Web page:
Urethral stricture: Two factors drive complication risk

May 24, 2013

Urethral stricture is a morbid disorder for many patients, and old age and greater stricture length are associated with a particularly high risk of complications, Canadian researchers report.

San Diego-Urethral stricture is a morbid disorder for many patients, and old age and greater stricture length are associated with a particularly high risk of complications, Canadian researchers report.

Results of a retrospective study based on a large, single-practice cohort demonstrate a higher rate than typically expected of complications among men with anterior urethral stricture, reported co-author Keith Rourke, MD, at the AUA annual meeting in San Diego.

Dr. Rourke analyzed presenting features, complications, and potential risk factors for complications in a series of 611 patients who presented with anterior urethral stricture over a period of 6 years. The patients had a mean age of 49 years, their strictures most often involved the bulbar urethra (69%), and were most often idiopathic (47%).

Overall, 240 patients (39%) were identified as having one or more complications directly related to urethral stricture. Acute urinary retention was most common (30%), followed by difficult catheterization (14%), urethral abscess (7%), and renal failure (4%).

Potential risk factors investigated included patient age along with stricture length, etiology, location, and presenting symptoms. With patients divided into two groups according to whether they were younger or older than the cohort’s mean age, patients older than 50 years had a significantly higher rate of complications than their younger counterparts (44% vs. 36%).

Stricture length was also significantly associated with increased risk of complications, as the rate of complications was 50% among men whose stricture was 6 cm in length or longer versus 36% for those with shorter strictures.

“It is well recognized that urethral stricture can cause lower urinary tract symptoms affecting quality of life, and when patients develop stricture recurrence after initial endoscopic treatment, the decision to perform urethroplasty is predominantly based on providing symptomatic relief. While it has also been appreciated that urethral stricture can lead to some significant complications, the degree to which these problems exist has not been well described,” said Dr. Rourke, associate professor, department of surgery, division of urology, University of Alberta, Edmonton, AB.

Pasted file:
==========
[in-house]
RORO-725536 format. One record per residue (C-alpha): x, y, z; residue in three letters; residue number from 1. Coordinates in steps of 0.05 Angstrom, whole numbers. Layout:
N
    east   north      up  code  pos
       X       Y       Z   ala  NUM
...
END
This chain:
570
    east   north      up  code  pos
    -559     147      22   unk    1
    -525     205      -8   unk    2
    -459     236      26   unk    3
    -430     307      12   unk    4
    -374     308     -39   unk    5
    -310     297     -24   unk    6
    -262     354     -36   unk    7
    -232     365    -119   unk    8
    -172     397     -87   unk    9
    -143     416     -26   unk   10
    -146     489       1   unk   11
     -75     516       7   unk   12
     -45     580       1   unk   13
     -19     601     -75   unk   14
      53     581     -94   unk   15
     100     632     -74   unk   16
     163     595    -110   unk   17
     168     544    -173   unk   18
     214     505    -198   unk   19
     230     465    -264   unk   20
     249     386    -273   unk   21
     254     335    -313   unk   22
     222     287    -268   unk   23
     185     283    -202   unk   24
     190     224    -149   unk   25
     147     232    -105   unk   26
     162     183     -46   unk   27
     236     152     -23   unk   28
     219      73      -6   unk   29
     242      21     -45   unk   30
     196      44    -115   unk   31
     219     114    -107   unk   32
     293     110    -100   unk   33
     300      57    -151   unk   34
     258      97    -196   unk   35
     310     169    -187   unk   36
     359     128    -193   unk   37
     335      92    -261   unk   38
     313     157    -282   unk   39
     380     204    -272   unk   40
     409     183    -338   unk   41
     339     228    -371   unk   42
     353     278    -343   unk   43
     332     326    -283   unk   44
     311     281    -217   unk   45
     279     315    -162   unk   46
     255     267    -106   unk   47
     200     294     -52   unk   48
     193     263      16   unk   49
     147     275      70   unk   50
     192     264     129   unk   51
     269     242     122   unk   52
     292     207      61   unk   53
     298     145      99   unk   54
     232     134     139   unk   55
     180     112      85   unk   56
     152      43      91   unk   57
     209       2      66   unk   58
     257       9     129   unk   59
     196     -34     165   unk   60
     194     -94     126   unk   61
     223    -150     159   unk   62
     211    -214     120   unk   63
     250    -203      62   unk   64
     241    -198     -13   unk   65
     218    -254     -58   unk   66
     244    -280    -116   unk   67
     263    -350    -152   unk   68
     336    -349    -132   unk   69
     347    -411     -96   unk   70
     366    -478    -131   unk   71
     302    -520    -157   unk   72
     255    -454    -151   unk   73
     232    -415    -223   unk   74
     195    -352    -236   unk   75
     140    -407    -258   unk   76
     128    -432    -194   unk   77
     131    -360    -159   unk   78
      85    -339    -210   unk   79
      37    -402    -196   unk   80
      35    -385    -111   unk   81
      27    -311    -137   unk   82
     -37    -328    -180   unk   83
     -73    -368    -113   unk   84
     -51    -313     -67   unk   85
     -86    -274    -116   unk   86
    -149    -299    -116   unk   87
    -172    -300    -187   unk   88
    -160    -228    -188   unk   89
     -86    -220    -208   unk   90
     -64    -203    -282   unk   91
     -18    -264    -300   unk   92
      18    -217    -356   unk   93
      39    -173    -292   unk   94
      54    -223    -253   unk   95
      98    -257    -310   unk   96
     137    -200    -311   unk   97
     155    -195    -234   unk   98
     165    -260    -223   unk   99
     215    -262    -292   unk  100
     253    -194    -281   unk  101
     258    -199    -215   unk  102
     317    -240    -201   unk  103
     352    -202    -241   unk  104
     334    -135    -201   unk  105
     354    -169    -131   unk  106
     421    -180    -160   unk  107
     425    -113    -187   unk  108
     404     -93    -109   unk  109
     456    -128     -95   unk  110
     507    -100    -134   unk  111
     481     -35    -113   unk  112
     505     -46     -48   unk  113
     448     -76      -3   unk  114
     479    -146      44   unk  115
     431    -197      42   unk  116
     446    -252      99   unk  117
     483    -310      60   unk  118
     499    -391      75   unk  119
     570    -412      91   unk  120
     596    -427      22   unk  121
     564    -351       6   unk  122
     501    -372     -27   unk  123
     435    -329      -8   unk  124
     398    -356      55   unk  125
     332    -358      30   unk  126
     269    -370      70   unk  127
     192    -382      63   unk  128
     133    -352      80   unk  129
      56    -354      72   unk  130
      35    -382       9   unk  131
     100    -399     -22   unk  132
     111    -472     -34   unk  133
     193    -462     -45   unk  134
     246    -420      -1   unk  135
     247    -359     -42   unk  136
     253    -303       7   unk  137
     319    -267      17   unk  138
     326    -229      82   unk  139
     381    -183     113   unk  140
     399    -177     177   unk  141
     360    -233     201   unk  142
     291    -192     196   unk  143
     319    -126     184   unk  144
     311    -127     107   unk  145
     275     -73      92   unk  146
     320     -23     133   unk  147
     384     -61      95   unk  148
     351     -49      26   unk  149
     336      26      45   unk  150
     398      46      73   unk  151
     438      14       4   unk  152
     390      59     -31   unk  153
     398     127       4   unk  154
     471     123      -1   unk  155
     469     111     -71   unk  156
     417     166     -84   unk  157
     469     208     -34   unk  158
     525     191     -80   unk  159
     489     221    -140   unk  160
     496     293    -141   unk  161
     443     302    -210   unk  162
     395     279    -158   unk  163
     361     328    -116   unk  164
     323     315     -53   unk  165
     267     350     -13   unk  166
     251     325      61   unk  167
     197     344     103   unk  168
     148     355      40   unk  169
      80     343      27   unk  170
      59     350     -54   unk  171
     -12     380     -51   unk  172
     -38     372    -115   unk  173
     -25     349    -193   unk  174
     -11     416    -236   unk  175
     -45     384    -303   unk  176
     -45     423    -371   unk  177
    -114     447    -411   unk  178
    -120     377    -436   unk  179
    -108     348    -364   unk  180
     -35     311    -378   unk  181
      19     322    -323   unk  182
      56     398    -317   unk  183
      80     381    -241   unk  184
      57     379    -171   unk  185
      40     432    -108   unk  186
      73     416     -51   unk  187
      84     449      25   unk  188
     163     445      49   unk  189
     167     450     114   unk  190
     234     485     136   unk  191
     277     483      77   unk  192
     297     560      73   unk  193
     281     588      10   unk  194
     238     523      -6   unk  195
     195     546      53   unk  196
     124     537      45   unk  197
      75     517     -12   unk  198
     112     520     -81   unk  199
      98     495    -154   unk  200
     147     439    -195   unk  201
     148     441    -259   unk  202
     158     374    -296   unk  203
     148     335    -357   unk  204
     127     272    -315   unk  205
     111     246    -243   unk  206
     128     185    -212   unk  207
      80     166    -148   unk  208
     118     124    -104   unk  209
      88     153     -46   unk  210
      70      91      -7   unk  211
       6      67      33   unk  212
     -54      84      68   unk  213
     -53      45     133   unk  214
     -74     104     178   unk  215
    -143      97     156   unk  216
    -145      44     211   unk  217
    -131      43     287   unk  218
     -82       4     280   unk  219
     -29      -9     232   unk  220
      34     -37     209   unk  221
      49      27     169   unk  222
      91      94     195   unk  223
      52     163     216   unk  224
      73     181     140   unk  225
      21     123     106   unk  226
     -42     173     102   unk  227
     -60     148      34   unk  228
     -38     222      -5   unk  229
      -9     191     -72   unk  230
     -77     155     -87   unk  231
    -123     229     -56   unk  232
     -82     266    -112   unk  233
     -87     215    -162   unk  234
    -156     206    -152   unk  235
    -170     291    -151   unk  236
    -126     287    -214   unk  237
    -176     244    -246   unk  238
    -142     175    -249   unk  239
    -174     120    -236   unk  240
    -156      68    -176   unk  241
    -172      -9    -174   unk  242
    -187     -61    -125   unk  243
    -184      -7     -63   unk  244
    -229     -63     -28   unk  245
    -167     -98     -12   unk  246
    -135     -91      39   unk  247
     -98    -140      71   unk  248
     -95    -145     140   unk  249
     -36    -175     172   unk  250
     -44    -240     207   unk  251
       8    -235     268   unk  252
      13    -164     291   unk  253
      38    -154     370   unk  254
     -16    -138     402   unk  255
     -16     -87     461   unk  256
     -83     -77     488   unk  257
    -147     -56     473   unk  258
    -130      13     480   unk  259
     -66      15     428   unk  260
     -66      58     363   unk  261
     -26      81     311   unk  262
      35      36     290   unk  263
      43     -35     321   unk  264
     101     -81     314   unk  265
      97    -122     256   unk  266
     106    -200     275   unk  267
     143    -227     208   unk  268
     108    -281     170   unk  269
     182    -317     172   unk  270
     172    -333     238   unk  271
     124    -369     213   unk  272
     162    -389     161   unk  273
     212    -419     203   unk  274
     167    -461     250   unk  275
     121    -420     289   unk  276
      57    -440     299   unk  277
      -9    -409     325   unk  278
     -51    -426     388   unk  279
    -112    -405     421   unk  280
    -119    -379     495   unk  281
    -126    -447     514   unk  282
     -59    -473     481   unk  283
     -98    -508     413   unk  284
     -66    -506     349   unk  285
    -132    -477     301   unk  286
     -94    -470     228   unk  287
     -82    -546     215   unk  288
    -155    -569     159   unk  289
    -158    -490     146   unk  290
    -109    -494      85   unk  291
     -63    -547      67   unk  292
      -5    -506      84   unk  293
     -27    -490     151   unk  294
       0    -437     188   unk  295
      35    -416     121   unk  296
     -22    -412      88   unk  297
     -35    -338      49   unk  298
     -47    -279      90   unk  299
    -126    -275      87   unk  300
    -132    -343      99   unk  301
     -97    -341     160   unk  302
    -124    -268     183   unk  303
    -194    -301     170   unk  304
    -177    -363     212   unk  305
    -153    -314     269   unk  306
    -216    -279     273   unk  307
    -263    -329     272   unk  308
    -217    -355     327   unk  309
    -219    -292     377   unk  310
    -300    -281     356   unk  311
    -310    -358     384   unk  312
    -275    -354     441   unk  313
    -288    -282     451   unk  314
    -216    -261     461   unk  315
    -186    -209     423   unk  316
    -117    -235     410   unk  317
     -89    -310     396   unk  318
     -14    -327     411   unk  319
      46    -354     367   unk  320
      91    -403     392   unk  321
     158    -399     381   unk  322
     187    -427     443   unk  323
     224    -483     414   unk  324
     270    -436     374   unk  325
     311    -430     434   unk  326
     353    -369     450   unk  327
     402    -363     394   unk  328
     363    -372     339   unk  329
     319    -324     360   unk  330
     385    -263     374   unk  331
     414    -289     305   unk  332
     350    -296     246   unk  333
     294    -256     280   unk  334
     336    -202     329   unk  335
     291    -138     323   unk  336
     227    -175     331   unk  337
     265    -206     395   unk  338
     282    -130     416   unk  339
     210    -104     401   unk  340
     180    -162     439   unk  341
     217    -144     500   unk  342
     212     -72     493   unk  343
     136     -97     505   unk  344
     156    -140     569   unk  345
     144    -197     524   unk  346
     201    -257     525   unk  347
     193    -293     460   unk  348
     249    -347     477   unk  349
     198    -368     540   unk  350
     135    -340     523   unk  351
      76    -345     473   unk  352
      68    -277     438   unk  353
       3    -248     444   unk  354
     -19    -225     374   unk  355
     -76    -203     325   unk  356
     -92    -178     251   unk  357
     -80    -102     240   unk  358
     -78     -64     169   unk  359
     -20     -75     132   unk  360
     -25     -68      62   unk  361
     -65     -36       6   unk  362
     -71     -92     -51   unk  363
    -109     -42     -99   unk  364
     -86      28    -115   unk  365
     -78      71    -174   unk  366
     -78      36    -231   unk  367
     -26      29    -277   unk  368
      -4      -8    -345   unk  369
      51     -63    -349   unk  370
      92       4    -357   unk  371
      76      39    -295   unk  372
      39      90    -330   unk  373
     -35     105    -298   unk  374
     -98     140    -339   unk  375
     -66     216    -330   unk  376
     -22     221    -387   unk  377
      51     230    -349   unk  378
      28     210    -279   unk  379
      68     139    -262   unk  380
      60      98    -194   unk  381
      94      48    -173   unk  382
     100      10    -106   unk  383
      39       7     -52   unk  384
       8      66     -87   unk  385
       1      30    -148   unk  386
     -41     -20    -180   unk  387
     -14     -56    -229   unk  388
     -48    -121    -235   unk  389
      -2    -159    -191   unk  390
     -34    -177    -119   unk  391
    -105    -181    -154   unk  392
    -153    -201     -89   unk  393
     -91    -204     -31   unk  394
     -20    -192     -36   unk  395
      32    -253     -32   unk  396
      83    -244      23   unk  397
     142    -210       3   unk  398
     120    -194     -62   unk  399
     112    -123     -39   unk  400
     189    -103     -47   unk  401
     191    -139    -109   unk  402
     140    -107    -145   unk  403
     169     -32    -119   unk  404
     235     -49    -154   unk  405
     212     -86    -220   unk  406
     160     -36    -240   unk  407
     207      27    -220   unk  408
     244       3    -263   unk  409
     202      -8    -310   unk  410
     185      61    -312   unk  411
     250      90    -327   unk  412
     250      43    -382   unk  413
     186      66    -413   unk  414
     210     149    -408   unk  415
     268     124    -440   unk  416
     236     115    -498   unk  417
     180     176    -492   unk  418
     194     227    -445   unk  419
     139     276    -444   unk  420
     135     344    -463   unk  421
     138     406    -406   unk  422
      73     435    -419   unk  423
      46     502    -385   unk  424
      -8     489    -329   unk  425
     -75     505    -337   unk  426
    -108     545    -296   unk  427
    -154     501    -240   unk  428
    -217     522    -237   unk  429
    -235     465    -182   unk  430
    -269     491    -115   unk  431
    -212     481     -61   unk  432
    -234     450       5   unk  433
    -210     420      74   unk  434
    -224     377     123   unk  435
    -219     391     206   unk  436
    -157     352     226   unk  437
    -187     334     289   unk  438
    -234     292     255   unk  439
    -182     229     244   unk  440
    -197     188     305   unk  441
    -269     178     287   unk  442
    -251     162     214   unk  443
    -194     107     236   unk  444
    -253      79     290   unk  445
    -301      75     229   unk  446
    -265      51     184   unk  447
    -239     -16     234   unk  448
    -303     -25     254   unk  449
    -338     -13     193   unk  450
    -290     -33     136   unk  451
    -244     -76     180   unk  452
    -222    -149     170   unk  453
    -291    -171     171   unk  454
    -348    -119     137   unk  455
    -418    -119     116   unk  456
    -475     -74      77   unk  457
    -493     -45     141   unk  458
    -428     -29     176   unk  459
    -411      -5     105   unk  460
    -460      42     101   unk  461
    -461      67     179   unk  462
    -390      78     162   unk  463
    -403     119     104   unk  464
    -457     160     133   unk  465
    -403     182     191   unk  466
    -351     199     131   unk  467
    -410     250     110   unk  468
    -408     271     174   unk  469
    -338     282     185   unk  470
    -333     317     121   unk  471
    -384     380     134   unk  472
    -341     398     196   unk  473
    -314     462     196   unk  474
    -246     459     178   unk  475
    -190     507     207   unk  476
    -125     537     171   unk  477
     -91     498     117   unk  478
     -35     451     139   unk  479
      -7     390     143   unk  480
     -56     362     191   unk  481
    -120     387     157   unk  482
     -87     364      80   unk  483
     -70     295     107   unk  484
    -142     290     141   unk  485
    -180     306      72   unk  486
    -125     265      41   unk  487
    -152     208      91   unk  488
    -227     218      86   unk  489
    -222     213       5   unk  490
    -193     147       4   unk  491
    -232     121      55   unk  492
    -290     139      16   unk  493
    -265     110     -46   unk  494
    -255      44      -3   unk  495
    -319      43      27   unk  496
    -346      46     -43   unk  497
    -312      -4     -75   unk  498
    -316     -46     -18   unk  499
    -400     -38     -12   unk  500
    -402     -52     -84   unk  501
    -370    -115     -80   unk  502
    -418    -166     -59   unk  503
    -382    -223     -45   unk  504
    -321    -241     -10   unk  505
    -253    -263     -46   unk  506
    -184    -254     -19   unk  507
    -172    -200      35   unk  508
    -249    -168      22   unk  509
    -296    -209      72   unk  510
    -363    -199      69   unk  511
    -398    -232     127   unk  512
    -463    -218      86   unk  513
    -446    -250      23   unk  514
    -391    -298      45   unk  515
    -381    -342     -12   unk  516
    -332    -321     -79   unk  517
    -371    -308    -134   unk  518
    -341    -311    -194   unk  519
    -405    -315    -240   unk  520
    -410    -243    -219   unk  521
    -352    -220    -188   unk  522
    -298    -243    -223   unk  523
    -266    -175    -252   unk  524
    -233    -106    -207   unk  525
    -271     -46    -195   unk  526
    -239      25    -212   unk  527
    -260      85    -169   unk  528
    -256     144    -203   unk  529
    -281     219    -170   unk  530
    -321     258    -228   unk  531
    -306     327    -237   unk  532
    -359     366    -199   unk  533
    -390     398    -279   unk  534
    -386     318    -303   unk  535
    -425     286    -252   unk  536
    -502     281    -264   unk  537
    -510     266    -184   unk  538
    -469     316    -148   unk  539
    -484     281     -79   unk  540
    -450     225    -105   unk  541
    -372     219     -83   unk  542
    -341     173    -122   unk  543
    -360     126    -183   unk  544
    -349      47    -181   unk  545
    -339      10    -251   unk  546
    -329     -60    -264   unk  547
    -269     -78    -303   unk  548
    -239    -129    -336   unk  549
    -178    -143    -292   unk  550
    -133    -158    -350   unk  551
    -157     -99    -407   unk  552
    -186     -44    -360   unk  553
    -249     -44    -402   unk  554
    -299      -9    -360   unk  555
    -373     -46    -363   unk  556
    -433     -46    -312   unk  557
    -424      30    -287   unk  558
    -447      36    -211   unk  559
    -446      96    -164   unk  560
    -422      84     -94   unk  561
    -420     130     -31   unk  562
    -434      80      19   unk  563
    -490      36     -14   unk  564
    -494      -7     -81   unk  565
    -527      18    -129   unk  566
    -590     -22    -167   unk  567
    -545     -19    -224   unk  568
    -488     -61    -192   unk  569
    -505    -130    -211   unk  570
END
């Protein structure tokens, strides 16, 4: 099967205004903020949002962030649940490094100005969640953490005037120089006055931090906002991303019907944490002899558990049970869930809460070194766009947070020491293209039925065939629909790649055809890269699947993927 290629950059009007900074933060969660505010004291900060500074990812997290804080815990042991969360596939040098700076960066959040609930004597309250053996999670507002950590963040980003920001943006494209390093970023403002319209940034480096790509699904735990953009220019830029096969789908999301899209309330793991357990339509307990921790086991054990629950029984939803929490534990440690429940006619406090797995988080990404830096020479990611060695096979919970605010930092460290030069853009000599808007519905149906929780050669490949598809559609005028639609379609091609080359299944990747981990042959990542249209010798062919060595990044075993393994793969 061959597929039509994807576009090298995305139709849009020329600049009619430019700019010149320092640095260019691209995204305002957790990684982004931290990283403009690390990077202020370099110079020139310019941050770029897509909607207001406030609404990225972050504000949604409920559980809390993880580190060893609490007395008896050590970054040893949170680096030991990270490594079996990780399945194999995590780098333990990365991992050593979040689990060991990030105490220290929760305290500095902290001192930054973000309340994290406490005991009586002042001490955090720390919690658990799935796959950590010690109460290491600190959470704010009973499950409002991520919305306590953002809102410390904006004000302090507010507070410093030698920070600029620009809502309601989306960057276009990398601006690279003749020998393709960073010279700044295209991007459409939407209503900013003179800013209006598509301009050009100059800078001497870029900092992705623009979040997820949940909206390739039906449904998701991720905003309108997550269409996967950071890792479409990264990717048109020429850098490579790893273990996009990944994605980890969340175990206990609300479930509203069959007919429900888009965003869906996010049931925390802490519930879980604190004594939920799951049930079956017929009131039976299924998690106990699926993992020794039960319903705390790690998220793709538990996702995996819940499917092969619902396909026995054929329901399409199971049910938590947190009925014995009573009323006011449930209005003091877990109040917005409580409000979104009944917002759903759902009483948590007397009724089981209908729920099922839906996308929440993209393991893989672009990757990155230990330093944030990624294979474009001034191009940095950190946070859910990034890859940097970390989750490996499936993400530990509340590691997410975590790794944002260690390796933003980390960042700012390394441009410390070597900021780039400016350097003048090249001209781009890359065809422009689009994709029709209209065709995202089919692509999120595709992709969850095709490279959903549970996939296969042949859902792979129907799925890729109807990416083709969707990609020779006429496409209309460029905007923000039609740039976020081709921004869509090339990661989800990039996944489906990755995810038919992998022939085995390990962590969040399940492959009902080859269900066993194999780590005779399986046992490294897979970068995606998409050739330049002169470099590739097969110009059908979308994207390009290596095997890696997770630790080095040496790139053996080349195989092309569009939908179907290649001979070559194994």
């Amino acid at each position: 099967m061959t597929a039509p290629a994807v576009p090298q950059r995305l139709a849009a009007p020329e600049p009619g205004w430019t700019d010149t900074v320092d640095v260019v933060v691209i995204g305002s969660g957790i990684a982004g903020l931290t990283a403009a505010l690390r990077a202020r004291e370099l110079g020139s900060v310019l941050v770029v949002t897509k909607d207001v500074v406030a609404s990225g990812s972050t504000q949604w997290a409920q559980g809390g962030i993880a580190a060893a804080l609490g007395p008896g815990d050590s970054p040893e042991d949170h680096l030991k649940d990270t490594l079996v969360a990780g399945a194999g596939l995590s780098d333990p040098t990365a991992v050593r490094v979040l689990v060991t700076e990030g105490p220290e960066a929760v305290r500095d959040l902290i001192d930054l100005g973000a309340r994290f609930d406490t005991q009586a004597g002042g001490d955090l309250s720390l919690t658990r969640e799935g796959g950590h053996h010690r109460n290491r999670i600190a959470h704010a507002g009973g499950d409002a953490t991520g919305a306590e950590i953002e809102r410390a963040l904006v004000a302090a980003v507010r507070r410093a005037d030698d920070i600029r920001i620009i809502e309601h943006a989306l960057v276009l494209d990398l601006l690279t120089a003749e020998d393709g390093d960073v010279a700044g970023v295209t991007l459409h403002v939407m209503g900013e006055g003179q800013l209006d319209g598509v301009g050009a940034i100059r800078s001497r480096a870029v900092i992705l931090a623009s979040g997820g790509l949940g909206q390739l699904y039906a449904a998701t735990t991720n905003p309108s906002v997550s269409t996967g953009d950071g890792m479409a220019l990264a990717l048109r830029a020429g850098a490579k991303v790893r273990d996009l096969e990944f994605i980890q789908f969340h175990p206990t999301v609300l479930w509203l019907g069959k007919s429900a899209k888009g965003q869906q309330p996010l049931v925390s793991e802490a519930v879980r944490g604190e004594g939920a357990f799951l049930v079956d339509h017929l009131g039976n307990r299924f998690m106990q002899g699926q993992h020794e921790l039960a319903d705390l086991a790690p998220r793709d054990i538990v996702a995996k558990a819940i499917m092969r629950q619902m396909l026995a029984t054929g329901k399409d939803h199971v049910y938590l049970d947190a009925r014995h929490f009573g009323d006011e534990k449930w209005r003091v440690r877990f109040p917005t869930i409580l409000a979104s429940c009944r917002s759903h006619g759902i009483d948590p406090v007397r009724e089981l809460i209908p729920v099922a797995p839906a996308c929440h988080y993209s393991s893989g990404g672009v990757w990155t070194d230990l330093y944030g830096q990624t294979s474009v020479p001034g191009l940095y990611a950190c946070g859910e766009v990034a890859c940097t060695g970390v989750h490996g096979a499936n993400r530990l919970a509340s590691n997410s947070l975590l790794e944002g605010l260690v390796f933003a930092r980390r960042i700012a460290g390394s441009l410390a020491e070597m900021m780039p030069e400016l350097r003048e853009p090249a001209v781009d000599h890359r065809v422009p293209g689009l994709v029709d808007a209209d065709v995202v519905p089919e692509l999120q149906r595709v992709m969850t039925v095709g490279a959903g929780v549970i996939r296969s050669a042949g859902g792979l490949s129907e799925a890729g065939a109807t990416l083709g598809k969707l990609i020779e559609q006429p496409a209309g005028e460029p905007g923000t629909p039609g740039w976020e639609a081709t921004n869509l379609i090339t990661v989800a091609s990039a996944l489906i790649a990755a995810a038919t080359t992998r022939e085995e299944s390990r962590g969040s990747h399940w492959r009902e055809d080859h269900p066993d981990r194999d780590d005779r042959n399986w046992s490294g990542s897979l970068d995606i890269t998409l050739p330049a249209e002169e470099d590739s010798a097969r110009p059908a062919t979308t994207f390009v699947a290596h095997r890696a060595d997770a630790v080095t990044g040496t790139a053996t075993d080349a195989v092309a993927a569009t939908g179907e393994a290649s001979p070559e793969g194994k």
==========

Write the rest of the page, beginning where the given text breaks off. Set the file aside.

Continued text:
“Our study indicates that urethral stricture is a morbid condition for many patients, and we believe this information should also be taken into account when counseling patients about management. Even though the rate of urethroplasty success may be potentially lower among men who are older and those with longer strictures, we believe these at-risk individuals would be best served by reconstruction and should be strongly encouraged to undergo definitive surgical treatment.”


Risk factors not surprising

Dr. Rourke noted that the identification of stricture length as a risk factor for stricture-related complications makes intuitive sense, since a longer stricture may cause higher grade obstruction than a shorter stricture and may also be associated with more inflammation. The association between older age and complication risk was also not surprising, as older patients likely had a longer standing obstruction that would increase their likelihood of developing a complication.

Complication rates also varied by stricture location, with penile strictures being associated with the highest rate (48%) followed by panurethral strictures (41%) and bulbar strictures (36%), and the difference comparing penile and bulbar strictures was statistically significant. However, Dr. Rourke noted that there might be some confounding of these data by the fact that penile strictures tend to be longer than those involving other locations.

Dr. Rourke acknowledged that the complication rate in his cohort might be an overestimate considering that as a reconstructive urologist, he may be seeing worst-case scenario patients referred after failing endoscopic treatment. However, as an offsetting factor, his practice also includes a large general urology population, and many patients included in the study were referred by their primary care physician because of voiding symptoms or other problems without having an established stricture diagnosis.UT